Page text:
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Education Needs Clash With Council Desires?

June 24, 2008

By Ann DeMatteo

By Ann DeMatteo Assistant Metro Editor

HAMDEN — For a short time this week, the special education funding needs of the Board of Education got hung up because Legislative Council members were sore over an apparent lack of progress on the board’s move to the Hamden Government Center.

The school board was to appear before the council’s Finance Committee Tuesday night to ask for $821,079 to fill a deficit caused by more special education students being sent to the district, but shortly before the meeting, the request was scuttled.

Council members were upset when they saw minutes of a recent school board Operations Committee meeting, which stated that the move of school board offices from 60 Putnam Ave. to the government center at Dixwell and Evergreen avenues wouldn’t take place until 2009.

Council members and Mayor Craig B. Henrici were under the impression the move would take place this summer, especially since $178,500 was allocated for the school board relocation in a capital appropriation last month.

So when it came time Tuesday night for the Finance Committee to discuss the school board’s request for the additional $821,079, the committee chairman, Councilman Curt Leng, D-6, said the item was being “pulled for additional information.”

The matter will be back on the agenda Monday night, and school officials will be making a presentation about the progress in moving to the government center, officials said Wednesday.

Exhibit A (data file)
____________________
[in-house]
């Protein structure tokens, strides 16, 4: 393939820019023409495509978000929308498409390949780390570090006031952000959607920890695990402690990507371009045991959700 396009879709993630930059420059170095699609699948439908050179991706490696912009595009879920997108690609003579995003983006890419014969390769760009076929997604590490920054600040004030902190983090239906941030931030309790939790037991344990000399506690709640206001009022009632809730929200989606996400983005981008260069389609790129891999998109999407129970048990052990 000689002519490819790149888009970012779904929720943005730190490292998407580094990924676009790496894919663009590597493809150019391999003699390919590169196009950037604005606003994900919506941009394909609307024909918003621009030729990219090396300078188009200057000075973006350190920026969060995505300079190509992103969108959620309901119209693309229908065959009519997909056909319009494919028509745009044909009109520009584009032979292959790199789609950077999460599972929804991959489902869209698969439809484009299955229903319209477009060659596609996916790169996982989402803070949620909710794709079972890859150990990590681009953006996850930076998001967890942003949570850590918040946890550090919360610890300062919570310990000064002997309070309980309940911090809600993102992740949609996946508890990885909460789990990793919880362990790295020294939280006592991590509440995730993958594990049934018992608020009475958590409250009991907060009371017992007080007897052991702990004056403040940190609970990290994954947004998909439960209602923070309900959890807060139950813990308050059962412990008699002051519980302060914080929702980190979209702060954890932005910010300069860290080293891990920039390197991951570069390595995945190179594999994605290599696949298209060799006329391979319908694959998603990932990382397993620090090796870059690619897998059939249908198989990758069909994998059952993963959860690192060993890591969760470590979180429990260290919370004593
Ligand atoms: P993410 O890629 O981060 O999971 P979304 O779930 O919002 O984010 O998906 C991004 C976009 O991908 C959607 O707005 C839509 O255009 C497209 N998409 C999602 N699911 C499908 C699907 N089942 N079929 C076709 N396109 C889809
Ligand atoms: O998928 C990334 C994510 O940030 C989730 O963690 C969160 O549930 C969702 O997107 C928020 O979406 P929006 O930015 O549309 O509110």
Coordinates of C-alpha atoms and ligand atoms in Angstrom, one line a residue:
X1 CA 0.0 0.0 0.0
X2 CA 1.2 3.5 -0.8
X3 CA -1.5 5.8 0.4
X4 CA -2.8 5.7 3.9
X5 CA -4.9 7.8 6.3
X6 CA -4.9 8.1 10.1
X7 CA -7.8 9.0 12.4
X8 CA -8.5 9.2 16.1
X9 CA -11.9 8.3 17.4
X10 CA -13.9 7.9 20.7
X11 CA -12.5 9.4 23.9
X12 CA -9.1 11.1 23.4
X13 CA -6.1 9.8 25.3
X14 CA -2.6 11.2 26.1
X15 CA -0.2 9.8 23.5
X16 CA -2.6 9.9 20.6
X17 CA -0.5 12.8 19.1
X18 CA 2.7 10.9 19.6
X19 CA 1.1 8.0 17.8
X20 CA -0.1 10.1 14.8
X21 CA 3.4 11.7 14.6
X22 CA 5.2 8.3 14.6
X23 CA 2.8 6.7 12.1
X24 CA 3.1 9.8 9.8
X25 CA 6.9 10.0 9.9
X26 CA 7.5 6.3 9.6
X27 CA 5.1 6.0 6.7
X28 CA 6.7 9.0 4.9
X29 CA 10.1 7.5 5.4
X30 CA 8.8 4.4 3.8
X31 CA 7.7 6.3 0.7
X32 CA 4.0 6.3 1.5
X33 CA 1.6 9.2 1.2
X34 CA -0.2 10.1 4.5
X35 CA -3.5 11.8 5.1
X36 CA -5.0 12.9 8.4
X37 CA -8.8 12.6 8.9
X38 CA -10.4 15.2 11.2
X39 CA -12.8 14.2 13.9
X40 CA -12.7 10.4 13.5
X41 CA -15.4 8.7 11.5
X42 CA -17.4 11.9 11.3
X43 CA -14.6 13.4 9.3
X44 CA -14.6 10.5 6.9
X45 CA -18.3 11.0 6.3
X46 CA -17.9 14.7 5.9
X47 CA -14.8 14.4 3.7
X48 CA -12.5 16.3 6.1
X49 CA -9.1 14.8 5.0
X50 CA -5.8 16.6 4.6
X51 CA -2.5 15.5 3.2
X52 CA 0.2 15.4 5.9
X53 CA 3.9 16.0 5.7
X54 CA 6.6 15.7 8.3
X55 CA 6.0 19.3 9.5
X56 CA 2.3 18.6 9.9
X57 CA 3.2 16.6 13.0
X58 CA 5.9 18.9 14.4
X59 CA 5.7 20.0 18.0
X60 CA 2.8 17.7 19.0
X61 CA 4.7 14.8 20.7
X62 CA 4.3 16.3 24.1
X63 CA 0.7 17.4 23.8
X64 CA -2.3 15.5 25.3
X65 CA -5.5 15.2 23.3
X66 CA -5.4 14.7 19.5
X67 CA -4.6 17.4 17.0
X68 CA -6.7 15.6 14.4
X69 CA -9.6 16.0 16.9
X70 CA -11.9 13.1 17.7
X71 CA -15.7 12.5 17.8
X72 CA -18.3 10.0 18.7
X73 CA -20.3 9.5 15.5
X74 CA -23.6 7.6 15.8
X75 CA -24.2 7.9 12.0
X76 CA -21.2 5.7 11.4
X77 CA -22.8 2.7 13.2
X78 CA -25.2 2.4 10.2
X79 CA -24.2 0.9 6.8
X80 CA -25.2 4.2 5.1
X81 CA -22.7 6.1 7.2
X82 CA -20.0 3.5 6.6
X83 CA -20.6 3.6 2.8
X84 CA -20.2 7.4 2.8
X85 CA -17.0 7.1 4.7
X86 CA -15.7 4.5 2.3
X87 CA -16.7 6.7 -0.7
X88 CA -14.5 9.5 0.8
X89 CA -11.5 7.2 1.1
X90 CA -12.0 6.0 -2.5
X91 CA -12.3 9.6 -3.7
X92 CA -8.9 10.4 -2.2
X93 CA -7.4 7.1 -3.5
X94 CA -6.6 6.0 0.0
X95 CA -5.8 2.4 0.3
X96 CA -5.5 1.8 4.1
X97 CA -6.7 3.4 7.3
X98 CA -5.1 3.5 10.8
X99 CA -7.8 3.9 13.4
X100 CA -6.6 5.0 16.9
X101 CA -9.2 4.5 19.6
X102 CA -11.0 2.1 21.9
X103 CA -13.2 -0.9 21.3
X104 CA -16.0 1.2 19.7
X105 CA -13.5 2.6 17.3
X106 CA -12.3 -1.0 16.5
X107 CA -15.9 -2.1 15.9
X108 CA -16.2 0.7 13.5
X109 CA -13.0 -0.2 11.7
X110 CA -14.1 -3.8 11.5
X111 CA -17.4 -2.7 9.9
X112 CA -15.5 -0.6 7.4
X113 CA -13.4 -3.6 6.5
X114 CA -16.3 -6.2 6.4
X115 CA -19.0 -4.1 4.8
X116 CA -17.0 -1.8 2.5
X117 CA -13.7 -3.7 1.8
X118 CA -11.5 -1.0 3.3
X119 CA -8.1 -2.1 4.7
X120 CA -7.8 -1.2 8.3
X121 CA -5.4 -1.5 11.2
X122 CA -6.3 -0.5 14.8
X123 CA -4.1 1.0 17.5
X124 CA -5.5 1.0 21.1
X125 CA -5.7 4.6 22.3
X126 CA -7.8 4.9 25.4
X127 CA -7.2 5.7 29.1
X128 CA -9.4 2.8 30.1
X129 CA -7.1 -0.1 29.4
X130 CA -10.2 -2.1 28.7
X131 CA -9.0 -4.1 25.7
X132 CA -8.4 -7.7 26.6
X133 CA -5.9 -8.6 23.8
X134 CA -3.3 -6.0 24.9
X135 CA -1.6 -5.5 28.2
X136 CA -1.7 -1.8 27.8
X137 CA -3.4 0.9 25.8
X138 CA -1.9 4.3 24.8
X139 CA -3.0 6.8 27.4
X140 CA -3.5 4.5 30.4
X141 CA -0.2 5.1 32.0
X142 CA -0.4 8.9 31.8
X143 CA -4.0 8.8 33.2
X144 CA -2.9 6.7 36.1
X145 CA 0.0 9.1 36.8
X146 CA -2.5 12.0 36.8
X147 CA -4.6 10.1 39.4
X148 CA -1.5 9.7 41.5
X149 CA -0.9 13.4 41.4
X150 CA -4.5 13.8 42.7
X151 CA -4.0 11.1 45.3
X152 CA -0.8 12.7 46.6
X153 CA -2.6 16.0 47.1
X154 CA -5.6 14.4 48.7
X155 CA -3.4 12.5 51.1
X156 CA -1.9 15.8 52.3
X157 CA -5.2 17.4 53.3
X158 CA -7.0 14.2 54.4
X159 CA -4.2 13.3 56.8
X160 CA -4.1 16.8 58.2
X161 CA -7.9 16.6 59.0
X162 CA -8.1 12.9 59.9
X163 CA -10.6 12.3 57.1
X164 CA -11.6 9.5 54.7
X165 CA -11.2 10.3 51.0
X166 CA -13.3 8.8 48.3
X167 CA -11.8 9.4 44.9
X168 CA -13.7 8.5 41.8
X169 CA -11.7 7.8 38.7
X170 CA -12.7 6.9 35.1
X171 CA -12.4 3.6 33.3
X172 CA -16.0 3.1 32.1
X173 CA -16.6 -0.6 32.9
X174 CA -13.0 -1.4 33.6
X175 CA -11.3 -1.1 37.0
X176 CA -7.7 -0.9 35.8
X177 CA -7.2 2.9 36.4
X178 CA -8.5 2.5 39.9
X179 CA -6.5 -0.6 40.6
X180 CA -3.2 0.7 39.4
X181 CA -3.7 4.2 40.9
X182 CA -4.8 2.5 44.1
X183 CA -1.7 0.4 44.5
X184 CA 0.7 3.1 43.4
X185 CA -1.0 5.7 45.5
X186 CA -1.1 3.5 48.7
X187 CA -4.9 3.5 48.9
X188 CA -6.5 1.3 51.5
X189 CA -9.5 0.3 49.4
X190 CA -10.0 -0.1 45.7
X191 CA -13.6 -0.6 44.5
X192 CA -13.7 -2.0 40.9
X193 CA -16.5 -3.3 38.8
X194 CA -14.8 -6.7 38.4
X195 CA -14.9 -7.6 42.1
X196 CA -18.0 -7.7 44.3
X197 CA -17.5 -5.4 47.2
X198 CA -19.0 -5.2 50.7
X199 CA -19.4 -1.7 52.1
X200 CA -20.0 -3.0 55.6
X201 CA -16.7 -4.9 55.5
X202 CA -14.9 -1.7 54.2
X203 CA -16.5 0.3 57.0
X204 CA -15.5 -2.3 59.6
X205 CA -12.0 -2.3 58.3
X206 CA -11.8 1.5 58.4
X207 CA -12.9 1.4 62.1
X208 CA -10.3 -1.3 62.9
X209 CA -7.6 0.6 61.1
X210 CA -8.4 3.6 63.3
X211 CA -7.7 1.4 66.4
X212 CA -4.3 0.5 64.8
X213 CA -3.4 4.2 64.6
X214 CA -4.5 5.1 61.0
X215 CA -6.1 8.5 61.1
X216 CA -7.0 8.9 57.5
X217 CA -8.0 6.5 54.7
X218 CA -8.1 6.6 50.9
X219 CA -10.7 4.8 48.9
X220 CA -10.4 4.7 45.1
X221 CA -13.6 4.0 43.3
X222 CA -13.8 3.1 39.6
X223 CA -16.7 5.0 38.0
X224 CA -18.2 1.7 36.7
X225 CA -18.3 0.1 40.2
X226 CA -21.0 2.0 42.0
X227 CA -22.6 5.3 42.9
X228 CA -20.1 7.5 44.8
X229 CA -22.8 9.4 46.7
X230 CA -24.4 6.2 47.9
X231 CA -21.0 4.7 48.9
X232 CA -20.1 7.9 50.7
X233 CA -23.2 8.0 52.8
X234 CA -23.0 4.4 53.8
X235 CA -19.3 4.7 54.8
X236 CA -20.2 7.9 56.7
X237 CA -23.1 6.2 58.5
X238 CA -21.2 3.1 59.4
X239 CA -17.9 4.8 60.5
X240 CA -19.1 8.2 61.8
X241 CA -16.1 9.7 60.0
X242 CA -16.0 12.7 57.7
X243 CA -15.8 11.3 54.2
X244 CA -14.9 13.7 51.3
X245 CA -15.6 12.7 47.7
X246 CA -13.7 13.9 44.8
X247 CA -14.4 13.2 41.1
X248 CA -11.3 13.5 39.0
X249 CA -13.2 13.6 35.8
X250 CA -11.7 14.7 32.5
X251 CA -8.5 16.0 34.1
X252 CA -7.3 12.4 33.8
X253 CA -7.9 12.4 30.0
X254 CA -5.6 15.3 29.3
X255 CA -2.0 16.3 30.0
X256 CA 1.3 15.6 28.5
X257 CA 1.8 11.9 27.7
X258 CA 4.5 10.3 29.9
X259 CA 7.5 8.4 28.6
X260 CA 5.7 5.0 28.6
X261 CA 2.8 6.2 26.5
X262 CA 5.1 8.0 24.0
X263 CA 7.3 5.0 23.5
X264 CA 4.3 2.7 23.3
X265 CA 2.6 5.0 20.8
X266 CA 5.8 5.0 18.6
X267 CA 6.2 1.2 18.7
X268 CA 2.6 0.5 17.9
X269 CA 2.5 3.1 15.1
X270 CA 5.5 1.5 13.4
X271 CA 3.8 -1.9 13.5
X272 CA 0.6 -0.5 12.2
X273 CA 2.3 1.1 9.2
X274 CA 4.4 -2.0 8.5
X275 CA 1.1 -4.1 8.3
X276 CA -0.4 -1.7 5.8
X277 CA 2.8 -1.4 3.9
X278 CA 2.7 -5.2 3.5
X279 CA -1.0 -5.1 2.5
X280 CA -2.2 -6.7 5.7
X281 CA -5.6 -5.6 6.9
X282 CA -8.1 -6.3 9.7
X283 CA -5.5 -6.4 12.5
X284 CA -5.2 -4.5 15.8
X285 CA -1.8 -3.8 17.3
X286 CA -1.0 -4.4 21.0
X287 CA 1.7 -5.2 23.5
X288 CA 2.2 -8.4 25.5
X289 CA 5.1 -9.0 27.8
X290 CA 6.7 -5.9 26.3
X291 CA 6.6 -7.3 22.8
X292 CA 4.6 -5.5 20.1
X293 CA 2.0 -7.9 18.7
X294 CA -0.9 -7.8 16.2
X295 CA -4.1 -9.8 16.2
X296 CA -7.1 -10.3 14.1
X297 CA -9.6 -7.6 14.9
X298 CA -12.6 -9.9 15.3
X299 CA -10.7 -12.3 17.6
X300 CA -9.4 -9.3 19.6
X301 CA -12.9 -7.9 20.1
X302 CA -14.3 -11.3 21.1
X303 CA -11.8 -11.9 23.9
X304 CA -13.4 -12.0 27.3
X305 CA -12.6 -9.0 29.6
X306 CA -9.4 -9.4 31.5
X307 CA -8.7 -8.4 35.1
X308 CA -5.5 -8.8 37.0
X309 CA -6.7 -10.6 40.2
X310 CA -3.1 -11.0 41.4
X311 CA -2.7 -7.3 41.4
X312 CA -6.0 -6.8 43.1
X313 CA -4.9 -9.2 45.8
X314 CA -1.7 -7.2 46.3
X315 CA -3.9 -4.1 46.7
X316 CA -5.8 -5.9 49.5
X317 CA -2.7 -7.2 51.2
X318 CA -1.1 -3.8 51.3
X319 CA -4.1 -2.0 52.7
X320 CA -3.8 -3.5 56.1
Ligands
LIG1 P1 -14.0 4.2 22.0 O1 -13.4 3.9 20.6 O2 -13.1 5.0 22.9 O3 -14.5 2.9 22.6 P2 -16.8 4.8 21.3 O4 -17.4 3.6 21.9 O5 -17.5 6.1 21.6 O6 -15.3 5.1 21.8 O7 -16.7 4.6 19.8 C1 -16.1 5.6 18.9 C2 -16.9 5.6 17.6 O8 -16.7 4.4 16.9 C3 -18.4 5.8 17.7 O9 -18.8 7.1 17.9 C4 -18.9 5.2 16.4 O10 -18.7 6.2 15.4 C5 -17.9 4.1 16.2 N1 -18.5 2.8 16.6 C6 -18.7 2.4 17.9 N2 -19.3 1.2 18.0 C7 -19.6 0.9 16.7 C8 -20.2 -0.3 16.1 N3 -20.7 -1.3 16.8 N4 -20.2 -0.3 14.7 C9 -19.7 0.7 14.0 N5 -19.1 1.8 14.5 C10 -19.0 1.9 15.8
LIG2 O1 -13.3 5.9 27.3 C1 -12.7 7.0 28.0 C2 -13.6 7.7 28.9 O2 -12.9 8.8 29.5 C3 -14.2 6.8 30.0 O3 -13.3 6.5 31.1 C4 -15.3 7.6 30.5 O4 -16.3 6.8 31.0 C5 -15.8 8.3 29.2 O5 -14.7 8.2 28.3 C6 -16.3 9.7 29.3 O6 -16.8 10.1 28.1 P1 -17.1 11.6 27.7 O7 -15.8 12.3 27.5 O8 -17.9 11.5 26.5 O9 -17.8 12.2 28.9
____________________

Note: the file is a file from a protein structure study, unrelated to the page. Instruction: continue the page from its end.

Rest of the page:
Moving the school department from 60 Putnam to the government center has been something Henrici has promoted for close to two years in an effort to increase communication between school and town officials. The change was also recommended by the town’s auditors.

“They wanted more information on the move, and we supplied it to them today,” Superintendent of Schools Frances M. Rabinowitz said Wednesday.

While the school board hasn’t yet voted on the move, Rabinowitz said she would like to first move special education offices that are in the basement at 60 Putnam to Alice Peck School this summer.

“At the same time, we’re looking at Alice Peck as a possible location for STEPS and REACH,” she said, referring to special education programs for older children. Renovations to Alice Peck will be necessary, and funding for that is not included in the $178,500 allocation, she said.

She also said she hasn’t seen final engineering plans for the move. Rabinowitz added that while the committee minutes said the move wouldn’t take place until 2009, she said she doesn’t know if it will take that long. But, she wants to make sure the special education children and her staff have the right accommodations.

Council leadership and Henrici Wednesday talked to school board Chairman Michael C. D’Agostino, who answered their questions.

Henrici said that by Monday, the council will receive a “time line that can be adhered to and a plan as to who goes where and the needs of the Board of Education.”

Said Henrici, “Some members thought they were getting the run- around. I don’t think that was the case, but sometimes you have to use the power of the purse to get people’s attention.

“We need to get some better communication and work harder to make this come to fruition,” he said.

(c) 2008 New Haven Register. Provided by ProQuest Information and Learning. All rights Reserved.




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